Less work in your garden
No-dig gardens are great because they’re less work — and you can make one just about anywhere.
No-dig gardens have even been created on top of concreted patches or on an existing lawn. Just remember, if you are building your bed on concrete, you’ll need a layer of sticks or other coarse material on the base to ensure that the water can drain away.
Generally, you can start your no-dig garden by:
First choosing a sunny position then building the sides using boards or bricks.
Next lay sheets of newspaper to cover the base. This layer should be about 50mm thick, with the edges well overlapped.
Next spread a layer of coarse straw, followed by nitrogen-rich pea straw.
Sprinkle on some Yates Blood & Bone, Dynamic Lifter Organic plant food and some garden lime Water well. If you have room, you can add more similar layers.
Tip a few circles of rich, homemade compost and some Black Magic Seed Raising Mix on top of the soil.
Water, drain and plant seeds or seedlings.
As seedlings begin to grow, start feeding them with a liquid food like Yates Black Magic Seedling fertiliser.
Water regularly but gently so that you don’t wash away your seeds or baby plants.
As the plants grow, the whole yummy jumble starts to break down and create its own rich soil.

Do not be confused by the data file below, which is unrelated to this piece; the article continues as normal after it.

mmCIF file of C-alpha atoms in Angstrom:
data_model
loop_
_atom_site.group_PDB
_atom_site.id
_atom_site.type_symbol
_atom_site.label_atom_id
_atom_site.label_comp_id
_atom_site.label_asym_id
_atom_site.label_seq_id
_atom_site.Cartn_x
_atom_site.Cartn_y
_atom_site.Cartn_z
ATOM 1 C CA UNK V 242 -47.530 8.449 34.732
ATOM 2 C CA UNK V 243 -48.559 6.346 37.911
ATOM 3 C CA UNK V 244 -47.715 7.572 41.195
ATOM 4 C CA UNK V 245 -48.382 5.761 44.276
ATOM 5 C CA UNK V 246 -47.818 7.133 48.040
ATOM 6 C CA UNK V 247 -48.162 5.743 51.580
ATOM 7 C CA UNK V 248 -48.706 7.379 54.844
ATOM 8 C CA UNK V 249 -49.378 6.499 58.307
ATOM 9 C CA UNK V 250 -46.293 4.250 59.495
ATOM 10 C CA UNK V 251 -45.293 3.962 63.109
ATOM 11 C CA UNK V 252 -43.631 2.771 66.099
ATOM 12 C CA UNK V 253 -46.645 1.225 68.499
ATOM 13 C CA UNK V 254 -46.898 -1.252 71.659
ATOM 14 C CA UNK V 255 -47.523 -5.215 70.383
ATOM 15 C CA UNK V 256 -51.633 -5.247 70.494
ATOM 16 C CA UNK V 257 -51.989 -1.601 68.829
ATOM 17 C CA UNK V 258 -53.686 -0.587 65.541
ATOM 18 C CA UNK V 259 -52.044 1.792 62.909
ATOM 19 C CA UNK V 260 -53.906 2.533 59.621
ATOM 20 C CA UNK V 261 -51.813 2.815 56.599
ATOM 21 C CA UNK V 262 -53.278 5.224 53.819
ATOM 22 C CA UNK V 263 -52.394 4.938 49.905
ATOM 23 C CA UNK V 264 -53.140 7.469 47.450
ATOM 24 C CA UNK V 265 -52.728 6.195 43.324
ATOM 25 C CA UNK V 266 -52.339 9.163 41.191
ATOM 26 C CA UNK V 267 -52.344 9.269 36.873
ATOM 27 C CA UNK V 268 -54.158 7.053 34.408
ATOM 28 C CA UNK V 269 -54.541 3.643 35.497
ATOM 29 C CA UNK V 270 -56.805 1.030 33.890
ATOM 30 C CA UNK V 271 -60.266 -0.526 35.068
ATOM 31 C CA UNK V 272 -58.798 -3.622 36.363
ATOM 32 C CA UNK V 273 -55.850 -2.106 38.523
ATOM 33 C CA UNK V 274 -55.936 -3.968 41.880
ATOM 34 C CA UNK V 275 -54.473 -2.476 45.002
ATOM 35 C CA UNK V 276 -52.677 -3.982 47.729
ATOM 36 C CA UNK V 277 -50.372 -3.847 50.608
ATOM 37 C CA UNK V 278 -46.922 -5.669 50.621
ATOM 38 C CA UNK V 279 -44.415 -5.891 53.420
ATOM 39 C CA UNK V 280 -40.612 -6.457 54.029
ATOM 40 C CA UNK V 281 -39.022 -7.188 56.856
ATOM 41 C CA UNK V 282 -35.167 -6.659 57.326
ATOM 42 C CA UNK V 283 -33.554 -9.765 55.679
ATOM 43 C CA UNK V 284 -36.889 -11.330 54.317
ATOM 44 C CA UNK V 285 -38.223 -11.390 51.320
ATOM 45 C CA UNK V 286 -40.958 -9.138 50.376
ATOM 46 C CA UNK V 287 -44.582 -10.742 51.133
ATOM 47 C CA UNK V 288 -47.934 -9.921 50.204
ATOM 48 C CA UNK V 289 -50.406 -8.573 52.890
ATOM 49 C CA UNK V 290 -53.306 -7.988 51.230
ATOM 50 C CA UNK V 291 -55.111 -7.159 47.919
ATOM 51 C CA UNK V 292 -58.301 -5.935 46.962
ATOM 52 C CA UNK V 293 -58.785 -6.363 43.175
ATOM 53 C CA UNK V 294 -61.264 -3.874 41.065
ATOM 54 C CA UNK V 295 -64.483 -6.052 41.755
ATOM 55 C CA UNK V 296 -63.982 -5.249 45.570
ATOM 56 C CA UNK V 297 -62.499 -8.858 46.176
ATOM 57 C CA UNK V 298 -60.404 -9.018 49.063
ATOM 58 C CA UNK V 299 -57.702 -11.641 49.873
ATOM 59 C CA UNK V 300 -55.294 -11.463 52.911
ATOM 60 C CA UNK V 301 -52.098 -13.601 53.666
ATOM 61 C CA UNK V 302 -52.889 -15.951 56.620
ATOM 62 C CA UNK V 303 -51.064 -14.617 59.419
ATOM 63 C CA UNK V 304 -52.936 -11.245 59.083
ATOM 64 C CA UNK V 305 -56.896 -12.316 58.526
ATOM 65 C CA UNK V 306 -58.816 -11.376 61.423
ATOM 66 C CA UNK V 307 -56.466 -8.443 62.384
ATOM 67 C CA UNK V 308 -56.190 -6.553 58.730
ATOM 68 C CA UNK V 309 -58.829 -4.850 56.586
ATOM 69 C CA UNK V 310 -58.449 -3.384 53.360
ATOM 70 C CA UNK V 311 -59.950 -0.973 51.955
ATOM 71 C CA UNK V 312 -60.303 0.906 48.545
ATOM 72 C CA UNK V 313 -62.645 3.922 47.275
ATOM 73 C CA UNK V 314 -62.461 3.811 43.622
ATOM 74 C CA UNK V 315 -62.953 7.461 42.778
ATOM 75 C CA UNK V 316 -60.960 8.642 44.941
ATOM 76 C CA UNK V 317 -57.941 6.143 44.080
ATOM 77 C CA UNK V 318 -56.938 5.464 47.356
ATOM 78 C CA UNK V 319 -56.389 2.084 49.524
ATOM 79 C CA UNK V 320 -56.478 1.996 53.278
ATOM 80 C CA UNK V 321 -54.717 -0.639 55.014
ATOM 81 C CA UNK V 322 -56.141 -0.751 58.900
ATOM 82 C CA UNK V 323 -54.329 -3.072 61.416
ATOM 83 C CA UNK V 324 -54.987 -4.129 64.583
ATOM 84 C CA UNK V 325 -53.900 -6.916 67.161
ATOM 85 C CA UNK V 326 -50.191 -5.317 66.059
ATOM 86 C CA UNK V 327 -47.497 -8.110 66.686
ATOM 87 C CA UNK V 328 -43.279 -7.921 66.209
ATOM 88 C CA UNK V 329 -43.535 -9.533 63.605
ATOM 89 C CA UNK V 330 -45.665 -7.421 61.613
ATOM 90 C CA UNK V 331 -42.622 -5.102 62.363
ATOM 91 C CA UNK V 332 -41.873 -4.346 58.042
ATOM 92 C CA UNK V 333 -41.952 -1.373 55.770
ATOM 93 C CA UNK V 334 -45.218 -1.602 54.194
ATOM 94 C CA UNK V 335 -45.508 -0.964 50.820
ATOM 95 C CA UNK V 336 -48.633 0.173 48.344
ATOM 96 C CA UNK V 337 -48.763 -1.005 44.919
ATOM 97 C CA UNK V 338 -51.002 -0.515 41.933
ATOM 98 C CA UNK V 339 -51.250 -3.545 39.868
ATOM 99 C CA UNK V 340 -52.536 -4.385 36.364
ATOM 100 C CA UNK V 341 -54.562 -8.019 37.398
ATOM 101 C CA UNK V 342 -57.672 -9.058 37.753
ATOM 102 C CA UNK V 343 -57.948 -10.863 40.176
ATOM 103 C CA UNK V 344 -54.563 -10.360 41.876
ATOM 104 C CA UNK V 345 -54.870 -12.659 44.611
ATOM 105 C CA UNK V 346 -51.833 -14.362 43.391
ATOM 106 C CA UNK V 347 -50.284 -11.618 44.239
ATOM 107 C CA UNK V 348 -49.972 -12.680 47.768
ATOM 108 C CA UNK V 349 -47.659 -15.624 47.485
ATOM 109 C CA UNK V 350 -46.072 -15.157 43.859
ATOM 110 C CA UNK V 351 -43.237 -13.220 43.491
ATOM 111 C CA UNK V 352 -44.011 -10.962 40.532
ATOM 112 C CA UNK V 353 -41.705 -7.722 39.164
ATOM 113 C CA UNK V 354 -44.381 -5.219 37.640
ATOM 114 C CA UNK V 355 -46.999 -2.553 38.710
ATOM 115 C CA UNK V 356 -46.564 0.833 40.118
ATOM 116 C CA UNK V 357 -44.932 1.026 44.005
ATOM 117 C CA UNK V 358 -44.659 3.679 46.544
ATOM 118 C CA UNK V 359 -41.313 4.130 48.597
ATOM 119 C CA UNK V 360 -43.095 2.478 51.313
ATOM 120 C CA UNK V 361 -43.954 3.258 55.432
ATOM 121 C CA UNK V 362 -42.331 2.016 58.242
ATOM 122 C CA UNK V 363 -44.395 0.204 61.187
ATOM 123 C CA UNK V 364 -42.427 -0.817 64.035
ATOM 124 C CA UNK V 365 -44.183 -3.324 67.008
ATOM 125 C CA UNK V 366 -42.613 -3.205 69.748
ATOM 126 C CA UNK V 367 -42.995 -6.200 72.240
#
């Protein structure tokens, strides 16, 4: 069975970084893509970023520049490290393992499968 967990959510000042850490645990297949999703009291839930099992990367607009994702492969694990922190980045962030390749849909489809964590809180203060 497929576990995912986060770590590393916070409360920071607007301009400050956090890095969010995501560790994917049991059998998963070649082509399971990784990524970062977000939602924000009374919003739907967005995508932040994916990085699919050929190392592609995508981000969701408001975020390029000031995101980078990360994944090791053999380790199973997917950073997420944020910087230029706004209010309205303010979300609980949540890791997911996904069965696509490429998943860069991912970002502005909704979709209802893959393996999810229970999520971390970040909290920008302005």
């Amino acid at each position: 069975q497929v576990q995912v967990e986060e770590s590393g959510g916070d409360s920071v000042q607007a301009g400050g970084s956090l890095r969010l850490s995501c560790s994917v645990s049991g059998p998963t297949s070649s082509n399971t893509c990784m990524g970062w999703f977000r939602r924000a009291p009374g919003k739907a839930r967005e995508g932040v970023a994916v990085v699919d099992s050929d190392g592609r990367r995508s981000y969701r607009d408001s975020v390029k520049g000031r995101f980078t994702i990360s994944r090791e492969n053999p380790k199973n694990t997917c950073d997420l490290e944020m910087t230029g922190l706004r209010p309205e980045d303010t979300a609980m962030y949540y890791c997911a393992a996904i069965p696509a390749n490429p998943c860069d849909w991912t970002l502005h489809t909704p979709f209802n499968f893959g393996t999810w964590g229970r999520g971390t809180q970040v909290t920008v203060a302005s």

In spring you can sow seeds of beans, sweet corn, tomatoes, courgettes and pumpkins.
In autumn plant cabbages, broad beans, peas, radish and spinach.
When the crop is finished, you can add another layer and replant.
It’s important to remember the words “no-dig”. If you dig the garden, you disturb the layers. Just add more compost, manure and straw when it’s needed between crops.
Try to practise simple crop rotation by making successive plantings from different plant groups. Follow a leafy crop like lettuce with a fruiting crop such as tomatoes.
Weeding should be minimal but sometimes straw will produce seedlings. These can be simply scuffed out when they’re tiny and left on the surface to die and add their goodness to the mix.
This process is very easy but, if you forget how to go about it, you’ll find the directions in the latest (77th) edition of Yates Garden Guide.